The Pope has outlined his vision for the future of the Catholic Church, call for powers to be stripped from the Vatican, although he ruled out allowing women priests. Pope Francis has called for power in the Catholic Church to be devolved…
In an editorial published Monday, a prominent Catholic newspaper endorsed a movement to ordain women priests. Calling the priesthood a “gift from God … rooted in baptism,” the National Catholic Reporter says that “barring women from ordination to the priesthood is an injustice that cannot be allowed to stand.” The Missouri-based newspaper’s editorial pits it directly against the Vatican, where church leadership have strongly rejected any possibility of women being ordained, even as a small pro-ordination movement has grown and independently ordained several women in recent years.
On Sunday, Jan. 25, 1959, John (less than three months after becoming pope) proclaimed it was time to drag the church out of the Dark Ages and into the modern world. It was time, he said, to open the stained-glass windows and let in some fresh air. The proclamation shocked Catholics, who were unused to seeing change in a more than 1,900-year-old patriarchy steeped in tradition. Some were skeptical. Others embraced it. But what difference did Vatican II make?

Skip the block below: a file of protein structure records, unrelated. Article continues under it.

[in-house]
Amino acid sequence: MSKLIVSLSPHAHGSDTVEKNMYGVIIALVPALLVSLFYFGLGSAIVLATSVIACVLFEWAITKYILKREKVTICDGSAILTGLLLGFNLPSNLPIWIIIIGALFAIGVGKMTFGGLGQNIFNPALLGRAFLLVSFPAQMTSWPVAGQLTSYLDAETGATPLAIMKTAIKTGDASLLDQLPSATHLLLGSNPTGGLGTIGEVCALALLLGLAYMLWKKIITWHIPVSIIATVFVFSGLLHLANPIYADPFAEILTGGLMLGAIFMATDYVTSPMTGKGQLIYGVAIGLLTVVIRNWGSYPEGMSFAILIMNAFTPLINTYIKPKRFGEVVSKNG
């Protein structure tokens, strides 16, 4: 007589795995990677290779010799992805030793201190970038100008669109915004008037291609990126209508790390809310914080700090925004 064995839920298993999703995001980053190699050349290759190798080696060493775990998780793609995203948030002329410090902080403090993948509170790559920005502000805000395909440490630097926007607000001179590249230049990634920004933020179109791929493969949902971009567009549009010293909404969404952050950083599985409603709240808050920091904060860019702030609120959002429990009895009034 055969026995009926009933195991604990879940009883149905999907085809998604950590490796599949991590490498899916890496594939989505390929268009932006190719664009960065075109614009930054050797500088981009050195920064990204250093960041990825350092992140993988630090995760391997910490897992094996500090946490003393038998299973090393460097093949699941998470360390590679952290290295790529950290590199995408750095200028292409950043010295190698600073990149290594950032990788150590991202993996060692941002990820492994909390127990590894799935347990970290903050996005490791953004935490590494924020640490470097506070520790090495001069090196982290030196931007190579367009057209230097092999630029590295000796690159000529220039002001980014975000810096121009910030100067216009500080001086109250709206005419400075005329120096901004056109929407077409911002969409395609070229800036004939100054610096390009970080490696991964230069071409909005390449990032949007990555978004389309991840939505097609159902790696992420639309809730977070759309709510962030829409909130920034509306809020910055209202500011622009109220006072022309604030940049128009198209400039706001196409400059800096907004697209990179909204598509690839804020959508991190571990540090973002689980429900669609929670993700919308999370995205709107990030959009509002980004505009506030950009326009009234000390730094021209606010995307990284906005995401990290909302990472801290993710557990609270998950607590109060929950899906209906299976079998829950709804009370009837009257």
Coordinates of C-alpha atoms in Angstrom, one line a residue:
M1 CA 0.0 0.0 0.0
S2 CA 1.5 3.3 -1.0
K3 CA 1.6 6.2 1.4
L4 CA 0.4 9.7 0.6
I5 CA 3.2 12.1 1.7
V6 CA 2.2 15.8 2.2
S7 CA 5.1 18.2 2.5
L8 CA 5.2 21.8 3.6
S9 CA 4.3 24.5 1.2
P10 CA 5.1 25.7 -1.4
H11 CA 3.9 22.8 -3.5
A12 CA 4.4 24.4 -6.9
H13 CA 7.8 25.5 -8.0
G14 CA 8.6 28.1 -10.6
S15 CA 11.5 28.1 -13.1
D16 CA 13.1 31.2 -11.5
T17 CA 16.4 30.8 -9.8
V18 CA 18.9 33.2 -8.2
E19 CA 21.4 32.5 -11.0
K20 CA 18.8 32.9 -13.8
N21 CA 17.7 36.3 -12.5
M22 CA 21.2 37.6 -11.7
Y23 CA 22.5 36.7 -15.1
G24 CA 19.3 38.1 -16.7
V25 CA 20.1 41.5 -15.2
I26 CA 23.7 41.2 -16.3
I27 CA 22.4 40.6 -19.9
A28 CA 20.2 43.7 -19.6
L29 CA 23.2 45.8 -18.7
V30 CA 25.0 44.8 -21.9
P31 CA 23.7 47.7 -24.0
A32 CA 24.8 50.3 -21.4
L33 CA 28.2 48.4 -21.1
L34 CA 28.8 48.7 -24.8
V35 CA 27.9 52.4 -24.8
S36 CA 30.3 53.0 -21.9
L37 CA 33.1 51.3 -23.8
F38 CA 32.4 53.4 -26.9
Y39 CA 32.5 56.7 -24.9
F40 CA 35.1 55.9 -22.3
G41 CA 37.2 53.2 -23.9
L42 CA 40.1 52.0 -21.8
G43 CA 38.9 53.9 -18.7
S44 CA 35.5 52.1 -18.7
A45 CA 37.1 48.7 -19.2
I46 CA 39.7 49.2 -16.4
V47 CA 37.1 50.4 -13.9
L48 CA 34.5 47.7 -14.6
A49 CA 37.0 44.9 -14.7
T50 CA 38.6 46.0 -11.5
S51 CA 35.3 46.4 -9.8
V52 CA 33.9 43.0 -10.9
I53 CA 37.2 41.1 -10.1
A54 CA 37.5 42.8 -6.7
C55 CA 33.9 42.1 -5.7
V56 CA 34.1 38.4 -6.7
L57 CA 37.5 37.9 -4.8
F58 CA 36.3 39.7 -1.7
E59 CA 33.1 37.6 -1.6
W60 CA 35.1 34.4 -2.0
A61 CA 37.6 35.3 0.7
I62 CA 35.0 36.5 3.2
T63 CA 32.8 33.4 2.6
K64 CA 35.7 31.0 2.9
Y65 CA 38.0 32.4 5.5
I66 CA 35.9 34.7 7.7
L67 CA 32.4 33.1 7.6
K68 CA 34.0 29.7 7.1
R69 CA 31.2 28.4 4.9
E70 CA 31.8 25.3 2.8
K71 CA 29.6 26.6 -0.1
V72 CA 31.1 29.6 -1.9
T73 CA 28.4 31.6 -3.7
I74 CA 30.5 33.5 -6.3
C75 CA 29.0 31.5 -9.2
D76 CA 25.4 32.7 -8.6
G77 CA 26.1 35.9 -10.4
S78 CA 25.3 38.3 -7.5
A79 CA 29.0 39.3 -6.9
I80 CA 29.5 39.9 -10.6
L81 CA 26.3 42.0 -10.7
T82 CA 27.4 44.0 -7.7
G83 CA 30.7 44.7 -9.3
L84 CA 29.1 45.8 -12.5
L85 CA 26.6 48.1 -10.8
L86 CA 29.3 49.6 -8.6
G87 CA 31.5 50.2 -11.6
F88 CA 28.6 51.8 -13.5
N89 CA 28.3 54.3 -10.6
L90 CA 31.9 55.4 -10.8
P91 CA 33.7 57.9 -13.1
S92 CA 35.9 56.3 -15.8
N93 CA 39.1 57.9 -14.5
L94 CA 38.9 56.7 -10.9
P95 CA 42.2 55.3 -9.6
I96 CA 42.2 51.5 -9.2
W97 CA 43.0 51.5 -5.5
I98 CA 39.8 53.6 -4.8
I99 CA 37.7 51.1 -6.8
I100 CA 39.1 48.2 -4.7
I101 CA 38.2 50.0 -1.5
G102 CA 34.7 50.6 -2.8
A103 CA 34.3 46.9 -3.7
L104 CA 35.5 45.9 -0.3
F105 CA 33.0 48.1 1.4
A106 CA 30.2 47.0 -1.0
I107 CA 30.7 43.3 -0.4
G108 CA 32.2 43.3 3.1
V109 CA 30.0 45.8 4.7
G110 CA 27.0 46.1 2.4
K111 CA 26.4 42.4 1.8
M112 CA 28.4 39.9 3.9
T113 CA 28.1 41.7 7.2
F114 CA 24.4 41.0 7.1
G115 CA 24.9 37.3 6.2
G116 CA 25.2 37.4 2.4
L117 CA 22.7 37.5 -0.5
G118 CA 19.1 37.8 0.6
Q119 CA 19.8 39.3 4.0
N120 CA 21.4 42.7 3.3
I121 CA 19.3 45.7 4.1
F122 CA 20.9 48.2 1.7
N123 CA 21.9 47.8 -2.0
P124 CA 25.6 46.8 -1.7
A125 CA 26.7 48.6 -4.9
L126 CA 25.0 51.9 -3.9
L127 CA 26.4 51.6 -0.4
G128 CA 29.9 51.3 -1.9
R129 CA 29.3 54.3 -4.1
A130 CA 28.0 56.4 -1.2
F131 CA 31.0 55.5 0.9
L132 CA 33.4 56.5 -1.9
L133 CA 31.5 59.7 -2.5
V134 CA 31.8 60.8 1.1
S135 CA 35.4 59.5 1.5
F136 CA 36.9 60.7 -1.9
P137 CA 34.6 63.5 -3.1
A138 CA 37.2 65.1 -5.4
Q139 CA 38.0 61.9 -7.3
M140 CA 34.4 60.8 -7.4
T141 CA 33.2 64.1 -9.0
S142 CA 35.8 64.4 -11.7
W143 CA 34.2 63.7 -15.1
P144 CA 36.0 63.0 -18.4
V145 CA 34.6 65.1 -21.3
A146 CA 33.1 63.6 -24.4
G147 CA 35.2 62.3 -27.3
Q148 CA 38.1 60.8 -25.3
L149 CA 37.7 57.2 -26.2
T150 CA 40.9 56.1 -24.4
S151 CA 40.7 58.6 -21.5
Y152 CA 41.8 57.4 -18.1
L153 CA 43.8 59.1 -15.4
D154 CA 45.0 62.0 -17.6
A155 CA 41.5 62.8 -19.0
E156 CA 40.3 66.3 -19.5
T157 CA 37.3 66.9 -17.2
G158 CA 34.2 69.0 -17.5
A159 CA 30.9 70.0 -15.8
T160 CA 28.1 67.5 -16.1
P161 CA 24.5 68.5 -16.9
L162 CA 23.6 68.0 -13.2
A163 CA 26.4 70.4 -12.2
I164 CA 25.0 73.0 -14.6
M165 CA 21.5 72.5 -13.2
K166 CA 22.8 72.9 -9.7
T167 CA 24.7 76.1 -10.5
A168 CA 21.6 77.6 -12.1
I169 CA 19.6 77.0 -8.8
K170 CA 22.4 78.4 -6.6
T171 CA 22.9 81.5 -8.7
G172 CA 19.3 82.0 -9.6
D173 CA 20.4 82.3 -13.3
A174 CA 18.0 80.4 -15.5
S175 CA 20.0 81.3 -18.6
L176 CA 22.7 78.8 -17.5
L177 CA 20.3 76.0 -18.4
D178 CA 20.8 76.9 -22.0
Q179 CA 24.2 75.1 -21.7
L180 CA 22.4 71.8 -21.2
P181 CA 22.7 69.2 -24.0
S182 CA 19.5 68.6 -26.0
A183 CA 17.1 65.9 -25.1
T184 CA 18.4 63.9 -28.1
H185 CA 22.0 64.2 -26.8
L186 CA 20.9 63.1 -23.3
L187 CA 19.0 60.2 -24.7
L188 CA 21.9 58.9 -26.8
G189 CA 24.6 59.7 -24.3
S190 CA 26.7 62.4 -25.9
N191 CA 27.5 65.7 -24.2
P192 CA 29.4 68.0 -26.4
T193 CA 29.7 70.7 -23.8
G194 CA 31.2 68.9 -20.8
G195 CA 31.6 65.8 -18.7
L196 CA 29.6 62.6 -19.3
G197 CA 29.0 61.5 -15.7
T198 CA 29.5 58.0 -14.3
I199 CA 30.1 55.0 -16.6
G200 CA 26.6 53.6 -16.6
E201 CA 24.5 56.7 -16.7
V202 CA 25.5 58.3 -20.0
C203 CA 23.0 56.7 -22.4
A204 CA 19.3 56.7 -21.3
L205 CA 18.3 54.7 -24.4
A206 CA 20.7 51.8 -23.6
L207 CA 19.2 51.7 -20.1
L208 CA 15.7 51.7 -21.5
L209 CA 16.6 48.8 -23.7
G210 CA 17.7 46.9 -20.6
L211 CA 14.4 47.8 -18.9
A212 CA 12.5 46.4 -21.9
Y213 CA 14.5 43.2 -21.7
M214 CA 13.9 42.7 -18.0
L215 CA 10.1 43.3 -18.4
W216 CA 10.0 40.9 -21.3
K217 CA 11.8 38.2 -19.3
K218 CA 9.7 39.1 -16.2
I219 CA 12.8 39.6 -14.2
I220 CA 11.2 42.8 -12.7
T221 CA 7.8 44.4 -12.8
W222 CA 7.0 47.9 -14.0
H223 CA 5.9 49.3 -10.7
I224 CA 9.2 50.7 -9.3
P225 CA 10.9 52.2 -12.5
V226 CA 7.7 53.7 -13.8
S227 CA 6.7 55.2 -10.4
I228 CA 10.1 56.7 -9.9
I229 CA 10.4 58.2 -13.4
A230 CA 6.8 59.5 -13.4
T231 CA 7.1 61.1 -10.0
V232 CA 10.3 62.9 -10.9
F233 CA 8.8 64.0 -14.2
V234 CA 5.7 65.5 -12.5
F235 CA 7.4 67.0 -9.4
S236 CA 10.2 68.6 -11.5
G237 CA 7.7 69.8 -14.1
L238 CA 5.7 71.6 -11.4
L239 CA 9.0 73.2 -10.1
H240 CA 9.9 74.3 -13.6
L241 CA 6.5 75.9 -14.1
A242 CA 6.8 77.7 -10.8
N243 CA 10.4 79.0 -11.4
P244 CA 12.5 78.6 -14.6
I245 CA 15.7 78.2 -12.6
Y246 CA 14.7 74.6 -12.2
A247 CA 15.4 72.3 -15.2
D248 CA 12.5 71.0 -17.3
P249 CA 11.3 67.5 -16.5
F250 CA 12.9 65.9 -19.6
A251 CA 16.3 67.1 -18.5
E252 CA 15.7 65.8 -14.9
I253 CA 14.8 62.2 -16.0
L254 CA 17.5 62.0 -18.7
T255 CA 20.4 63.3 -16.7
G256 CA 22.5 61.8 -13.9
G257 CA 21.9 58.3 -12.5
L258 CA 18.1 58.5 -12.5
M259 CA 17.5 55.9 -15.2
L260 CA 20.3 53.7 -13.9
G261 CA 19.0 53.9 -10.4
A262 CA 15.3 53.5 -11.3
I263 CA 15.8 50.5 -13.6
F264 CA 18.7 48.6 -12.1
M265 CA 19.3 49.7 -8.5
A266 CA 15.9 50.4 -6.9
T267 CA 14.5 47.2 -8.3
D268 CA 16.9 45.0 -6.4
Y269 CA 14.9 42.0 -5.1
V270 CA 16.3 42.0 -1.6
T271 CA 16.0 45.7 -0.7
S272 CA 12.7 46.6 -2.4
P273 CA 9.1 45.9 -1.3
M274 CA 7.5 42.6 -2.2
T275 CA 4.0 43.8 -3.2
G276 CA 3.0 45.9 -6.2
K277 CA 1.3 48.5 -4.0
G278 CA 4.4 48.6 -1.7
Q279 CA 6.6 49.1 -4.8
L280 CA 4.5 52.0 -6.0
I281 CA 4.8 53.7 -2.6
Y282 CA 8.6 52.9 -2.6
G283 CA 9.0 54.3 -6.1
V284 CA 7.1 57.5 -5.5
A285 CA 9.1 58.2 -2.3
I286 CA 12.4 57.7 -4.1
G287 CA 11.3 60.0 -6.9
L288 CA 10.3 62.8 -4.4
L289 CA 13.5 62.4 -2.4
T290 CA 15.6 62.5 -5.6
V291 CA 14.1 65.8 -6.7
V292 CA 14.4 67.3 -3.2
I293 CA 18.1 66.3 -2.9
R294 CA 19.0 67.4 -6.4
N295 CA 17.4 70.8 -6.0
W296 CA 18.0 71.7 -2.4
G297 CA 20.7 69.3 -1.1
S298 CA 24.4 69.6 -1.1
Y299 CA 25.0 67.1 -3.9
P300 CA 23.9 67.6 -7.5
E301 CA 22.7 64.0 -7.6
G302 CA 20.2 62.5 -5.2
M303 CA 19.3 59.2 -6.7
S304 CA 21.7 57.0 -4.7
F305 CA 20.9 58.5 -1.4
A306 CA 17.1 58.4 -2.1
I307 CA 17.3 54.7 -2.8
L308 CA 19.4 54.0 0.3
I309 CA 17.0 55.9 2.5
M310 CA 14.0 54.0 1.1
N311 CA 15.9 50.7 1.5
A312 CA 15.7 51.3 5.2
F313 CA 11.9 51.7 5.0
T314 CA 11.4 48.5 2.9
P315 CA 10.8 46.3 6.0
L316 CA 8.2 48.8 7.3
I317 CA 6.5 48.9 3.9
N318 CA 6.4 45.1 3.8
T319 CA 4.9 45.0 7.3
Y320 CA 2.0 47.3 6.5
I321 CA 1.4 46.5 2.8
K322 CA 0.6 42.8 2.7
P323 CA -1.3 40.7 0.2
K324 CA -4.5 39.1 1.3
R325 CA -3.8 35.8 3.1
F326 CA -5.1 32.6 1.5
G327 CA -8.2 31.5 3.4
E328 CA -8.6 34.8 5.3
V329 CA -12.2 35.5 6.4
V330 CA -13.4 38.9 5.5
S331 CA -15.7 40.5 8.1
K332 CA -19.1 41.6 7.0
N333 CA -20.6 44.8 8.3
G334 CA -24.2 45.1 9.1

Is religious unity a dream that can never be fulfilled? Can it never be a reality? I feel that it can be. This does not mean that all religions should be merged into some spiritual hodgepodge. But if we are mature enough to see the purpose of each religion or spiritual path, we will recognize that there is very little difference between them. Once we get past the superficialities and variations, and there can be a lot of that, like dress, language, rituals, diet, or architectural styles of churches or temples, or feelings of superiority, we can see that the essential purpose of each religion is the same. That is to pray to God, sing His praises, discuss His pastimes and instructions, study the guidance of the prophets or messengers of God, and to think of God or meditate on Him in any number of ways. The process is the same, summarized as hearing about God, chanting or singing about Him, and remembering and serving God. That’s it. Anything else is an expansion of these items. The goal is the same: To learn how to surrender to God and love Him with all our hearts and minds, and then to treat and love others as parts and parcels of God. Simple. Why do we gather at temples, churches or mosques? Simply to learn and practice how to do this, and associate with others who wish to do the same. Thereby we all help each other in this direction.